Something in me as I got older clicked. Maybe it was when I looked in national geographic and history books. When I say West Africans didn’t look so different from me. They were confident, beautiful, and they weren’t ashamed to be connected to their roots, they were unapologetically and unquestionably black and that made them much more beautiful to me. I didn’t look so different from them and what was wrong with that? After the click people insulting me over what I couldn’t control sounded moronic. Instead of hearing “You’re too ugly” I would hear “I don’t like myself much that’s why I’m picking on you” and when I would hear “you look like a man” I would hear “I equate femininity with small European features” and that’s how it is to this day.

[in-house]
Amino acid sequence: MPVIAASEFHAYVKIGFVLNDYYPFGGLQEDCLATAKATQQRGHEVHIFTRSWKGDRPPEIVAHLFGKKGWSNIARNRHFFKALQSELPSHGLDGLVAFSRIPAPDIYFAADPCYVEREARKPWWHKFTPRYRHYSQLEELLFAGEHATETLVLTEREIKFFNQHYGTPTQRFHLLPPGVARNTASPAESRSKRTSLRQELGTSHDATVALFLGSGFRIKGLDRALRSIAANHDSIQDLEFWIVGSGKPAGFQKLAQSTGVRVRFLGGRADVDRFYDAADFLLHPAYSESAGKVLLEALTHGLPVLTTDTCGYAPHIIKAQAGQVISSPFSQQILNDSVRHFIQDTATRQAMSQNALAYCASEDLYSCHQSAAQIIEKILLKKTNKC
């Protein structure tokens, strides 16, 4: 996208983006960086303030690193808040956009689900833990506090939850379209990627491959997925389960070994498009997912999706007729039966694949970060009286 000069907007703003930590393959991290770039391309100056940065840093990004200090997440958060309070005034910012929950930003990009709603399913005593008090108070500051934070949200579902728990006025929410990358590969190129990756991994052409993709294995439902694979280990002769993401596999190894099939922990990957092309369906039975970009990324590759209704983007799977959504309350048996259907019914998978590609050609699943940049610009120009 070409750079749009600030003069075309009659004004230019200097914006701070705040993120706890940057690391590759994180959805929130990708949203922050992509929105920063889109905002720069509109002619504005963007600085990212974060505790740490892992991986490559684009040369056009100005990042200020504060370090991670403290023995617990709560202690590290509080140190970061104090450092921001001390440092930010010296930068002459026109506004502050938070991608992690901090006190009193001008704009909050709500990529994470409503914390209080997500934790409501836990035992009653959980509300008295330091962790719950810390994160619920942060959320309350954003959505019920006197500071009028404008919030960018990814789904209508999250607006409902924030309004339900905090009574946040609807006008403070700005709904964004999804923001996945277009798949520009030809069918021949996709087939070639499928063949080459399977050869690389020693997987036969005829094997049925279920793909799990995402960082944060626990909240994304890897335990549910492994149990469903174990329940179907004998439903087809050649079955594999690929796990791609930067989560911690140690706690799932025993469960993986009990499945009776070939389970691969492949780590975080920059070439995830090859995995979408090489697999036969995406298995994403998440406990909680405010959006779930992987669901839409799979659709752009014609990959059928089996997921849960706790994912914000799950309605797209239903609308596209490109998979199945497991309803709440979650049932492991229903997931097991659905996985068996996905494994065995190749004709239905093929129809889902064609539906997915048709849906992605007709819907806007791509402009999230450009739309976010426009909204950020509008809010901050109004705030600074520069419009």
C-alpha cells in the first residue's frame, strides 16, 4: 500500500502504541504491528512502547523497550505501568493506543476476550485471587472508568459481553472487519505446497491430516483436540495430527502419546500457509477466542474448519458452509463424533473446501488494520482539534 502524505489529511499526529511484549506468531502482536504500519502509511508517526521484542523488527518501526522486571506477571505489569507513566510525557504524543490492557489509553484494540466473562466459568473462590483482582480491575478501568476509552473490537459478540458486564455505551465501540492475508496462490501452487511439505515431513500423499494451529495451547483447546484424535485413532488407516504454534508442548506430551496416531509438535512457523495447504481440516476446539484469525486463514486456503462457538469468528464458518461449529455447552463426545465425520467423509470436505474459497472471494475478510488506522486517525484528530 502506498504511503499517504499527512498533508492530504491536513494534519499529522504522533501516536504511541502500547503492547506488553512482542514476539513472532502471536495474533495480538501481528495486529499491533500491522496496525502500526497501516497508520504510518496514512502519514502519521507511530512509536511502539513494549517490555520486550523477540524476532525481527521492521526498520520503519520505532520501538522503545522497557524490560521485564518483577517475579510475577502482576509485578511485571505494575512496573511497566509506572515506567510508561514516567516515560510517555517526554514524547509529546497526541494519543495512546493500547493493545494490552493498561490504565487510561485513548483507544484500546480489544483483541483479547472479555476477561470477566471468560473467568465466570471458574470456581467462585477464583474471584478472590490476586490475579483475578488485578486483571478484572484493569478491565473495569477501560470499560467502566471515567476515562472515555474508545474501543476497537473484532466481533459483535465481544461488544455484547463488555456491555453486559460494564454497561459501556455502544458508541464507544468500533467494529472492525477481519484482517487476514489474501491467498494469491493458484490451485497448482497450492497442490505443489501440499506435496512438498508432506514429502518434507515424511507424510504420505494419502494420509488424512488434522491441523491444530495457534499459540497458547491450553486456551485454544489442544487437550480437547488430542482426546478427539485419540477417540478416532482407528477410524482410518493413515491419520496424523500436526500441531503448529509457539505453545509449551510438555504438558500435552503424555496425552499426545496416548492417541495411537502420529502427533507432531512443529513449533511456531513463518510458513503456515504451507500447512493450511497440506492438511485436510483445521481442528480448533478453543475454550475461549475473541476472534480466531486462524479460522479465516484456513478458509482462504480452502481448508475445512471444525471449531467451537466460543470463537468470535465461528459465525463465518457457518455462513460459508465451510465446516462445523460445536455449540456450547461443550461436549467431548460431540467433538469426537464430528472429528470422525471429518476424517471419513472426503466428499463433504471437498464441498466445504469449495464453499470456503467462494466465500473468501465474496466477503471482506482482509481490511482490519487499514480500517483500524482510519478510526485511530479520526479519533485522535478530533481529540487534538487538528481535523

So, here I stand between self love and self acceptance. I don’t berate myself when I look in the mirror and I don’t want to kiss reflection. I look like me. I look in the mirror unashamed ready to learn how to wear makeup or figure out a new signature hairdo. I embrace my strong African features in a way I didn’t as a child to adult. Here I was finally ok and every comment I received held no bearing to my day to day life.
It took me a lot to get to this point. To having been told by my boyfriends as an adult “You’d be pretty if” telling me all the things I need to change about myself .When I’d ask why they were with me and when they couldn’t supply a response. I knew it was over and I am now okay with that.
Although I am getting closer to self love by establishing some standards when it came to friends and men, and stopped accepting negative attention and feeling fortunate. I stopped looking to the past and started seeing a future. I stopped wondering what if and starting accepting what is. When I started addressing my trauma, my hurt, and insecurities in a healthy way I knew that I was on the path to self love.